Text size  Increase text sizeDecrease text size      
Posted on Wed. Feb. 12, 2014 - 12:17 am EDT

Flavors in the mix

Click on image to view.
Taste terminology

There are five basic taste categories the taste buds perceive:

Sweetness is recognized by the presence of sugar. It is predominant in desserts but also creates great contrast with salty and sour.

Sourness can be added through a variety of acidic foods, such as vinegars and citrus fruits.

Saltiness enhances flavor, intensifies sweetness and suppresses bitterness.

Bitterness may be found in a variety of foods, including chocolate and coffee. When not in balance, bitter can be offensive, but in very small quantities it adds richness and depth.

Umami is described as a savory, often mouthwatering taste perceived when eating meat, fish, cheeses such as Parmesan and certain vegetables such as asparagus.

Dessert is an indulgence, and when you delight in the taste, texture and aroma of a decadent sweet treat, you savor every bite. It is easy to get lost in the flavor and fragrance of rich chocolate or creamy caramel.

But what happens when chocolate or caramel are paired with different flavor profiles such as salty, sour or savory? Spurred by curiosity, the food scientists in the Wilton Test Kitchen dug deeper into unusual flavor pairings to enhance the taste experience.

While the terms “taste” and “flavor” are often used interchangeably, there is a difference between the two. The taste of a food is what the taste buds perceive, while the flavor of a food is the combination of these tastes, plus the aroma and the other sensations.

Coffee Toffee Heath Cupcakes

Taste notes: Coffee increases the bitterness of the chocolate for richer, deeper flavor, and toffee adds rich buttery notes and caramelized sugar flavors.


1 cup water

2 tablespoons instant coffee

1 (16.2-ounce) package devil’s food cake mix

3 eggs

1/3 cup vegetable oil


1/2 cup heavy whipping cream

2 tablespoons instant coffee

1 cup semi-sweet chocolate chips

1 (8-ounce) package English toffee bits

Preheat oven to 350 degrees. Line muffin pan with baking cups.

In a small bowl, combine water and instant coffee; stir to dissolve.

In a large bowl, combine cake mix, coffee, eggs and oil. Beat with electric mixer on low speed for 30 seconds, scraping bowl frequently. Then, beat on medium speed for 2 minutes. Fill baking cups 2/3 full with batter.

Bake 16 to 18 minutes or until toothpick, inserted into the center, comes out clean. Cool cupcakes in pan 5 minutes. Remove from pan and place on cooling grid to cool completely.

For ganache, combine cream and instant coffee in small saucepan; stir to dissolve. Warm over medium heat until cream begins to steam; do not boil. Remove from heat and add chocolate chips; stir until smooth. Cool slightly.

Place 1/2 cup ganache in disposable decorating bag. Using the handle of a wooden spoon, create a small hole in the center of each cupcake; pipe in ganache. Dip tops of cupcakes in remaining ganache; lightly shake off excess. Immediately dip cupcake in toffee bits. Makes about 24 cupcakes.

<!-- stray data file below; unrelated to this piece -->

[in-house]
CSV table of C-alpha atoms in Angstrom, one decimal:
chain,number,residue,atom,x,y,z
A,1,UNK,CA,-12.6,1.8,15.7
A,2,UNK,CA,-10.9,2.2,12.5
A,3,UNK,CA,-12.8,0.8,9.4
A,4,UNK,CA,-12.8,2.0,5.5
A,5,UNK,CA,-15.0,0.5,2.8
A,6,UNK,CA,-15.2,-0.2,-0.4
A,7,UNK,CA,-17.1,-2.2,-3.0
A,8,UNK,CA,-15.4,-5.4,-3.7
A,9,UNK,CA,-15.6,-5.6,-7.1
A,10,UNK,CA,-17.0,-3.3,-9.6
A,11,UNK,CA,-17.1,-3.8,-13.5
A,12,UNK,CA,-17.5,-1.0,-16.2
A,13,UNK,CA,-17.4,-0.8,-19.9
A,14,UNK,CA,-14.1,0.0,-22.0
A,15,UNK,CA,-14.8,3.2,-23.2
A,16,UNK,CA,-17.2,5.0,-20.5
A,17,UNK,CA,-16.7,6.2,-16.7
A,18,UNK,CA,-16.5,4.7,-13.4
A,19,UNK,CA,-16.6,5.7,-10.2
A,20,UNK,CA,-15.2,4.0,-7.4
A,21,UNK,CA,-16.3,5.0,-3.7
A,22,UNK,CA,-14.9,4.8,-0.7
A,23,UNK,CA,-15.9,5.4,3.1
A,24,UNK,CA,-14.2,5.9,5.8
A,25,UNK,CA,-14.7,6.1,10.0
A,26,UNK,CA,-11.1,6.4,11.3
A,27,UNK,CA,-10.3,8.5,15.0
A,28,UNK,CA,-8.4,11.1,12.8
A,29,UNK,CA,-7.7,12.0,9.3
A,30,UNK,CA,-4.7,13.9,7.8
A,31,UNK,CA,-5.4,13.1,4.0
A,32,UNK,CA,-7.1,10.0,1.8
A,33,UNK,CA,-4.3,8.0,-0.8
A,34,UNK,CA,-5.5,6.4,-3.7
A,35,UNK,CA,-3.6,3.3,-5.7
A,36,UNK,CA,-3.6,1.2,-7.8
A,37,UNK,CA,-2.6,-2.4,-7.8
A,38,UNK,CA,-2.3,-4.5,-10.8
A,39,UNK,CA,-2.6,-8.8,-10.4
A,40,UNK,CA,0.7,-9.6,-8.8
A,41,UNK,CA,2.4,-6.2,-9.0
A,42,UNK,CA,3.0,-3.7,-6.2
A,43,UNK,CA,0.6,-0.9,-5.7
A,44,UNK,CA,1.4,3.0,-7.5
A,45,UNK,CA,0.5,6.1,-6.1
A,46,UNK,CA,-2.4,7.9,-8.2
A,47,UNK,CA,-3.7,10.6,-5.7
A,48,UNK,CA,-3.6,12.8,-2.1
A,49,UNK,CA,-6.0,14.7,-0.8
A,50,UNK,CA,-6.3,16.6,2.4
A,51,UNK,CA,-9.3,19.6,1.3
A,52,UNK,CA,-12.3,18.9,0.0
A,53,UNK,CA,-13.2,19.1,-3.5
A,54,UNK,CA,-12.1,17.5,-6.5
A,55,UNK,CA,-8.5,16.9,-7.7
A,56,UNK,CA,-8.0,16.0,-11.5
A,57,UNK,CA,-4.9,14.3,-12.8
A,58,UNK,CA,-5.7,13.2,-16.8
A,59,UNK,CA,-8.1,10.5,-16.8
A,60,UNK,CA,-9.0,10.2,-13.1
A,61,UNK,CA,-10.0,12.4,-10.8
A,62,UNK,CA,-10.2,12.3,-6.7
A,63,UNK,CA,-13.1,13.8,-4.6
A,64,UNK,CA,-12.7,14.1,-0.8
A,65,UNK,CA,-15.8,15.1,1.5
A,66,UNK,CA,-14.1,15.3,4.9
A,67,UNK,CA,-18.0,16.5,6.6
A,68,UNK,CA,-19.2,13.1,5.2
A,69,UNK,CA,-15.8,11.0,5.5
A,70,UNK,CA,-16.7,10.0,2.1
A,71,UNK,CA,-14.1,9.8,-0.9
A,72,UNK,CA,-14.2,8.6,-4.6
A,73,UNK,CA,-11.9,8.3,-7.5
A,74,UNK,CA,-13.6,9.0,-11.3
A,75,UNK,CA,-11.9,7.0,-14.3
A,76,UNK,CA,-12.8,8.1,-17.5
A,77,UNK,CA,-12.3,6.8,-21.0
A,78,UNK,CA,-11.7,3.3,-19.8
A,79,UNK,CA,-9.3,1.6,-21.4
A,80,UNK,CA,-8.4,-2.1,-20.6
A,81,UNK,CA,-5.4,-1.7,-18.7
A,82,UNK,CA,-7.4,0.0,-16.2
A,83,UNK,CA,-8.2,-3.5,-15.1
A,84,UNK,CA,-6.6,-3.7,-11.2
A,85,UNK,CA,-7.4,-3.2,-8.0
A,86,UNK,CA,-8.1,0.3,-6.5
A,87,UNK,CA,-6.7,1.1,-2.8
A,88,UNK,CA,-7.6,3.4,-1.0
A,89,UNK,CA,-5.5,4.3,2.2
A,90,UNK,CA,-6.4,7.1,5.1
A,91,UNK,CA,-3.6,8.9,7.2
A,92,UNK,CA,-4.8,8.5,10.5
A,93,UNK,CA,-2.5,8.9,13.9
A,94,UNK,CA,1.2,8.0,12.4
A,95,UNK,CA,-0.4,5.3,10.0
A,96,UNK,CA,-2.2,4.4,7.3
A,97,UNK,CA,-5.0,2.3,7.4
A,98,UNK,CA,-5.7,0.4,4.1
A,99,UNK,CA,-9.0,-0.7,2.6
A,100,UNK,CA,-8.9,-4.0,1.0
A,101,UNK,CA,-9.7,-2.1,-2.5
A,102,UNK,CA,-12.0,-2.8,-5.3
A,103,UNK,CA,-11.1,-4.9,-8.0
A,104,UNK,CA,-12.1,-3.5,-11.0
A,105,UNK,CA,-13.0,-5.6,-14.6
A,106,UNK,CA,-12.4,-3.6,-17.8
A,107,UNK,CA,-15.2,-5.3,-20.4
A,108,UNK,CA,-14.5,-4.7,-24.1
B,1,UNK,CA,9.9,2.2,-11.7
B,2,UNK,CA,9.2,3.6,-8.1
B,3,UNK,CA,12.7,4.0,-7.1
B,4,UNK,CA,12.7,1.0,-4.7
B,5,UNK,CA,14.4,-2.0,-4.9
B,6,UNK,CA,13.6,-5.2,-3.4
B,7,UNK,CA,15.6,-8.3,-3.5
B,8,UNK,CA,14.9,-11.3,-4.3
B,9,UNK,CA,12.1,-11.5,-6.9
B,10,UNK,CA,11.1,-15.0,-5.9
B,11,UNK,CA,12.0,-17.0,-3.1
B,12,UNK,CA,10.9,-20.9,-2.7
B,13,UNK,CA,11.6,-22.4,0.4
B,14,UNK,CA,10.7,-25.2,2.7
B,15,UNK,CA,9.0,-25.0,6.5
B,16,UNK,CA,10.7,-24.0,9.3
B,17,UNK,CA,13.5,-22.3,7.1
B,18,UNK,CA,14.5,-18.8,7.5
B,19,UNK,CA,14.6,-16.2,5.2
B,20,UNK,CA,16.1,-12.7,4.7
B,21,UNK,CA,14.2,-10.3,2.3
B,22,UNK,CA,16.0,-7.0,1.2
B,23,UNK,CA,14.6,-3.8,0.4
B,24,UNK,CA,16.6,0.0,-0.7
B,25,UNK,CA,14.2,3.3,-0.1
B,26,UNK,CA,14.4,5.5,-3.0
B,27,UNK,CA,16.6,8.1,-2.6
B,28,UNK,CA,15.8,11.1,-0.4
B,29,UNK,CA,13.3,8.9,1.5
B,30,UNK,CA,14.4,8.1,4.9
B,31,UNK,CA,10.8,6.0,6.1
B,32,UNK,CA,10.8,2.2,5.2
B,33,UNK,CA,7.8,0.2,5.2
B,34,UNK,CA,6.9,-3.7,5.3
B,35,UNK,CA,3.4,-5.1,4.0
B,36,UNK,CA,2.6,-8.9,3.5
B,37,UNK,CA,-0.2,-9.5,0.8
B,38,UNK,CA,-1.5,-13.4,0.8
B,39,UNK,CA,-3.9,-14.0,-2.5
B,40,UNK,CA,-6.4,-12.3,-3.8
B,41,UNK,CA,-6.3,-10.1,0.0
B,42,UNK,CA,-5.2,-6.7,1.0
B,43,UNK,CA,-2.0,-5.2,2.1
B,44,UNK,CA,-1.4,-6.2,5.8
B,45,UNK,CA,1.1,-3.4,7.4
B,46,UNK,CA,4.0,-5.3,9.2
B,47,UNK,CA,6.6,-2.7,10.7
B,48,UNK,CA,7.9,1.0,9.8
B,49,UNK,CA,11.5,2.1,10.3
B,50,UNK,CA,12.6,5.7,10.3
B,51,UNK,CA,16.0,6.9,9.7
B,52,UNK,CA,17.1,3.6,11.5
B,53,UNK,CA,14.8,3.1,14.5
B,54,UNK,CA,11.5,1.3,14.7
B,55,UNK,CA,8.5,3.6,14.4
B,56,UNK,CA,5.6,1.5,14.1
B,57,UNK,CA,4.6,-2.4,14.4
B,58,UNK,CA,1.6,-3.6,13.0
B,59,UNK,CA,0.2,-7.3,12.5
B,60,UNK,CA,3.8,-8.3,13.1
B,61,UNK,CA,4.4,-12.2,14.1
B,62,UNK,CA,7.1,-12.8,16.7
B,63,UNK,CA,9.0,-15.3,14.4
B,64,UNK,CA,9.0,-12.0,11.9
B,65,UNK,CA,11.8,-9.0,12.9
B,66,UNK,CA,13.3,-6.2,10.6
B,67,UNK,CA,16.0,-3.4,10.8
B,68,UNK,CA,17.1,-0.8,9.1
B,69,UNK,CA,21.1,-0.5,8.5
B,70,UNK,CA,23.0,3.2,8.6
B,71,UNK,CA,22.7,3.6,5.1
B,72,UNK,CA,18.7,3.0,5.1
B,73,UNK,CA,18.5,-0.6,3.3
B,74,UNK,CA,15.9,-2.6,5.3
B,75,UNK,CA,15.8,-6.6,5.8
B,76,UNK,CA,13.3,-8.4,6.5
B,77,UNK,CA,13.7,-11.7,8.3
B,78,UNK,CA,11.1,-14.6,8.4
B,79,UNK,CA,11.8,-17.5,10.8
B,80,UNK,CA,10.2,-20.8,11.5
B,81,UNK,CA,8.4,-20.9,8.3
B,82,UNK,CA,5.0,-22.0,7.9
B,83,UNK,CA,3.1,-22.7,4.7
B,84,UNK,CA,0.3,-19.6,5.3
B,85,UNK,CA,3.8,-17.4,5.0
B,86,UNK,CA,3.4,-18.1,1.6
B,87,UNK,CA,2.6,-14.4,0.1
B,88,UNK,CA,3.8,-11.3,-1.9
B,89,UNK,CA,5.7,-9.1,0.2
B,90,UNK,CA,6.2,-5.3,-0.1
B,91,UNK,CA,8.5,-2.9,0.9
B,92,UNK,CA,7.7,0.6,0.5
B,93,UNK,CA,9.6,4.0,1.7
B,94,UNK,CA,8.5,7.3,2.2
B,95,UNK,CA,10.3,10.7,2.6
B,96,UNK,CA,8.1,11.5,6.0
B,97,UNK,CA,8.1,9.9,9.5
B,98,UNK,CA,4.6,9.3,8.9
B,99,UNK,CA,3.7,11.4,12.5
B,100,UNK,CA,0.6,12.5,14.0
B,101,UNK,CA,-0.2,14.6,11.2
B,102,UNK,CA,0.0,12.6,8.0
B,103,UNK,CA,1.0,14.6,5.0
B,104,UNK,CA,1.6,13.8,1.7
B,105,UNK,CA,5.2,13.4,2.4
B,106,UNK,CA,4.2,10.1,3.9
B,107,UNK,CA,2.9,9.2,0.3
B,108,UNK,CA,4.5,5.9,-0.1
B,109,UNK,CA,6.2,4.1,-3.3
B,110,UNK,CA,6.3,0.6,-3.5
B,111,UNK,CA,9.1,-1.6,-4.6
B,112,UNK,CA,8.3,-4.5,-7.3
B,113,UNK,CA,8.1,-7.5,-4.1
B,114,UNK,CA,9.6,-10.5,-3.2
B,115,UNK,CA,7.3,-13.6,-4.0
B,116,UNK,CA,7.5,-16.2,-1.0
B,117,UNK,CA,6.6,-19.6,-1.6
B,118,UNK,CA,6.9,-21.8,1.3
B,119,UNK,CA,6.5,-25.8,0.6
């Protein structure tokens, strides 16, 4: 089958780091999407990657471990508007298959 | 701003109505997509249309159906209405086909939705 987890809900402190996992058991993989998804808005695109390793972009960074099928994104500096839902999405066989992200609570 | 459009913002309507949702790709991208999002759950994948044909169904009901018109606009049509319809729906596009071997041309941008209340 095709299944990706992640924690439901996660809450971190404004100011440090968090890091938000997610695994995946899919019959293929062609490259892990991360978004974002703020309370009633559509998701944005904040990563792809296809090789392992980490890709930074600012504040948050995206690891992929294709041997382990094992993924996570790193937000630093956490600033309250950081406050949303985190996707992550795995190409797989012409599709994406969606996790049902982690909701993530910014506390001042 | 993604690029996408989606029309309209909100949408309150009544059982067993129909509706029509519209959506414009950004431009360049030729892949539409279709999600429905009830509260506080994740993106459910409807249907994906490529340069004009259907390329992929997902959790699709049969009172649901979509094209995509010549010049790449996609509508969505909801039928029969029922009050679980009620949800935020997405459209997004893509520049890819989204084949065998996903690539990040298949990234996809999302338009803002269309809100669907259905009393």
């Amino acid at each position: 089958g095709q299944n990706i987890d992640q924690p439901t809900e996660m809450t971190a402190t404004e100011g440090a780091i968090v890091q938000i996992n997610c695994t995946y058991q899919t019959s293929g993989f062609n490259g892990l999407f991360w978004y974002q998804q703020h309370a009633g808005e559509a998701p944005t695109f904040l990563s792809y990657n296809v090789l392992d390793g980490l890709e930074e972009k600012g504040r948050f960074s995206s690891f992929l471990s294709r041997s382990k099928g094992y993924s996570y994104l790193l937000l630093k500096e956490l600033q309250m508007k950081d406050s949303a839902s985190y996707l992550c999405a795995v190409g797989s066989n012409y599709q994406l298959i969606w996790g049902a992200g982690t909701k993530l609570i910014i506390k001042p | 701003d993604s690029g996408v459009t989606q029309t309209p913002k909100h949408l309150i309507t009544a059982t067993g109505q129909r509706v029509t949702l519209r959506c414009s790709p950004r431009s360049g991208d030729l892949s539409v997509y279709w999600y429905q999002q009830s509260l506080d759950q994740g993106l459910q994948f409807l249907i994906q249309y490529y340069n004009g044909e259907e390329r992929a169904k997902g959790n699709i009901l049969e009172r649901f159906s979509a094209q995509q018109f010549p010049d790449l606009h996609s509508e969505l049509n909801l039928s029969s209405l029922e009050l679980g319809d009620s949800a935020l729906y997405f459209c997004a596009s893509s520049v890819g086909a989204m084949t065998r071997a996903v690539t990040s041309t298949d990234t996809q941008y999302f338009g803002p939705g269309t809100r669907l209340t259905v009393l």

Pear and Brie Honey Tartlets

Taste notes: Brie has creamy texture and is a soft-ripened cheese with mild flavor; honey adds sweetness and balances the cheese flavor; pear also adds sweetness; and cardamom adds a slight bitter note.

1 sheet ( 1/2 of a 17.3-ounce box) puff pastry, thawed

1 teaspoon ground cardamom

1/4 teaspoon salt

3 tablespoons honey, divided

1 1/2 cups diced, peeled firm ripe pear

1/2 (4-ounce) wheel, brie, cut into 1/4 -inch pieces

Preheat oven to 400 degrees. Prepare a 24-cavity mini muffin pan with vegetable pan spray.

On a lightly floured surface, unfold puff pastry; roll out to about 8 by 12 inches. Cut into 24 squares, about 2 by 2 inches. Press each square into a prepared pan cavity.

In a small bowl, stir together cardamom, salt and 2 tablespoons of the honey. Add pears; toss to coat. Add 1 heaping teaspoon pear mixture to each pastry tartlet.

Bake 13 to 16 minutes or until puff pastry is golden brown and filling is bubbly. Immediately top with pieces of brie. Cool in pan 5 minutes. Remove to cooling grid. Drizzle remaining honey over tartlets and serve immediately. Makes about 2 dozen tartlets.

Frozen Greek Yogurt Pops with Pistachios and Raspberries

Taste notes: Greek yogurt adds sour cultured notes and creamy texture; sourness is balanced by the sweet honey, which contributes floral notes; and raspberries add fruity flavor, which is also slightly floral.

1 cup plain Greek yogurt

2 tablespoons heavy whipping cream

1/4 cup plus 4 teaspoons honey, divided

1 teaspoon vanilla extract

1/4 cup raspberries

3 tablespoons chopped pistachios, divided

4 Wilton 8-inch Cookie Sticks, cut in half

In medium bowl, whisk together yogurt, cream, 1/4 cup honey and vanilla until smooth.

Place one whole raspberry in the bottom of each cavity of an 8-cavity brownie pop mold. Cut the remaining raspberries into quarters.

To assemble pops, spoon 1 1/2 teaspoon yogurt mixture over raspberry in mold cavity; lightly tap mold against work surface to level. Sprinkle 1/2 teaspoon pistachios over yogurt and then 1/4 teaspoon honey over pistachios. Repeat, layering yogurt, pistachios and honey, as listed above, lightly tapping mold to level. Add a quartered piece of raspberry; top with remaining yogurt mixture and lightly tap to level. Insert sticks about 2/3 into pop; freeze at least 3 hours or overnight. Makes 8 pops.

High 85 °F
Low 65 °F
68 °F
Sponsored by Masters Heating & Cooling, Inc.
Local Search